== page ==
The first is that dogs and people who can tolerate some stress tend to have fuller lives. They can go to more places, have more experiences, learn more and have fun doing so.

The second is that going through a stressful experience and getting out the other side without any kind of a disaster is a great feeling. It feels good in the moment and it increases confidence and self belief that other, similar situations can be dealt with.

When I worked as a programmer on a much larger system than that Best Dog Learning and Stuff one, I was one of a small group of people who provided out of hours cover for failures or problems in any of the critical programs that needed to run through the night in order for people to be able to do their jobs the following day.

I hated being on call with a passion but I stayed on the out of hours rota because getting called in the night almost always meant dealing with something new to me. I got to test my ability to quickly figure out a problem and come up with a solution. I enjoyed the challenge of it. At first, I experienced this strongly as a stressful event. If called, I would jolt awake, immediately filled with adrenaline and start anxiously looking at the problem.

Over time I dealt with enough incidents for that effect to wear off. I started having to drink coffee while I looked at the problem to wake me up enough to figure out what to do. I still enjoyed the challenge of it and I still felt good every time we reach a successful resolution but I no longer felt stressed and anxious. My bubble for that kind of stress had expanded.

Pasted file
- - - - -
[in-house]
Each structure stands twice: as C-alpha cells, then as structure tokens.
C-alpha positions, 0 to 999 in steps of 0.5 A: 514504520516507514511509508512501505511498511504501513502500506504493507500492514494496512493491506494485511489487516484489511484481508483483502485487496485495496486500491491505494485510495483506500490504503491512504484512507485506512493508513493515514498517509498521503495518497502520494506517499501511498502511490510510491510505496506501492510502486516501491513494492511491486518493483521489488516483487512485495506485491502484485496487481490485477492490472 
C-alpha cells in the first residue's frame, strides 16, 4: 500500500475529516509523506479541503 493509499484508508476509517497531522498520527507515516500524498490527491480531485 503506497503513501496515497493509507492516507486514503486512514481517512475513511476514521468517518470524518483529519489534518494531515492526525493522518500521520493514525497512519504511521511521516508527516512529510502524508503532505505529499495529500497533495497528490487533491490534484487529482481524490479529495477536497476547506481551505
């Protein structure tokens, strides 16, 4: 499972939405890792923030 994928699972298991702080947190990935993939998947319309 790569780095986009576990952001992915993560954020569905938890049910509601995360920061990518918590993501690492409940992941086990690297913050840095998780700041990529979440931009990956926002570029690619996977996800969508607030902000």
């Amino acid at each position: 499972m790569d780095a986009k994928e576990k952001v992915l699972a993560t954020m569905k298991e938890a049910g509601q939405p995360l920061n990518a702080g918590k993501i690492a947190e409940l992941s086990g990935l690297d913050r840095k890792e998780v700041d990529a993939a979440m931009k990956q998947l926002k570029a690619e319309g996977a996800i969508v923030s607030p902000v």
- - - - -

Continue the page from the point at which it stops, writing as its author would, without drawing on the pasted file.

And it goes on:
The benefit doesn't end there. The expansion of my stress bubble carried over into other areas of my life. When I started to create the Best Dog Learning and Stuff website, I decided to write it myself. That's why it looks quite unique – it's home made. I had a great deal of confidence in my ability to learn a couple of completely new programming languages – and in my ability to resolve the issues I would find along the way. In large part, I got that confidence from repeatedly experiencing the stress of trying to figure out problems at work.

I want my dogs to be able to have the same sorts of level of confidence at dealing with stress so that it isn't overwhelming for them. That's why I work to find a middle ground in stress rather than figuring out how to avoid altogether.

If you enjoyed this and want to hear more from me.

Let me share with you the secrets of how a diary and 10 minutes a day can change life with your reactive, aggressive or prey driven dog.

Get started today with my free guide. You also get a free subscription to my helpful weekly emails.

Click I'd LOVE that! to join.

I'd LOVE that!

Tracey McLennan

Tracey is the author of Canine aggression: Rehabilitating an aggressive dog with kindess and compassion and founder of Best Dog Learning and Stuff Ltd. She has an honours degree in Canine behaviour and training, is a Tellington TTouch practitioner, and is an ACE Advanced Tutor.

Add comment.

Comments for this article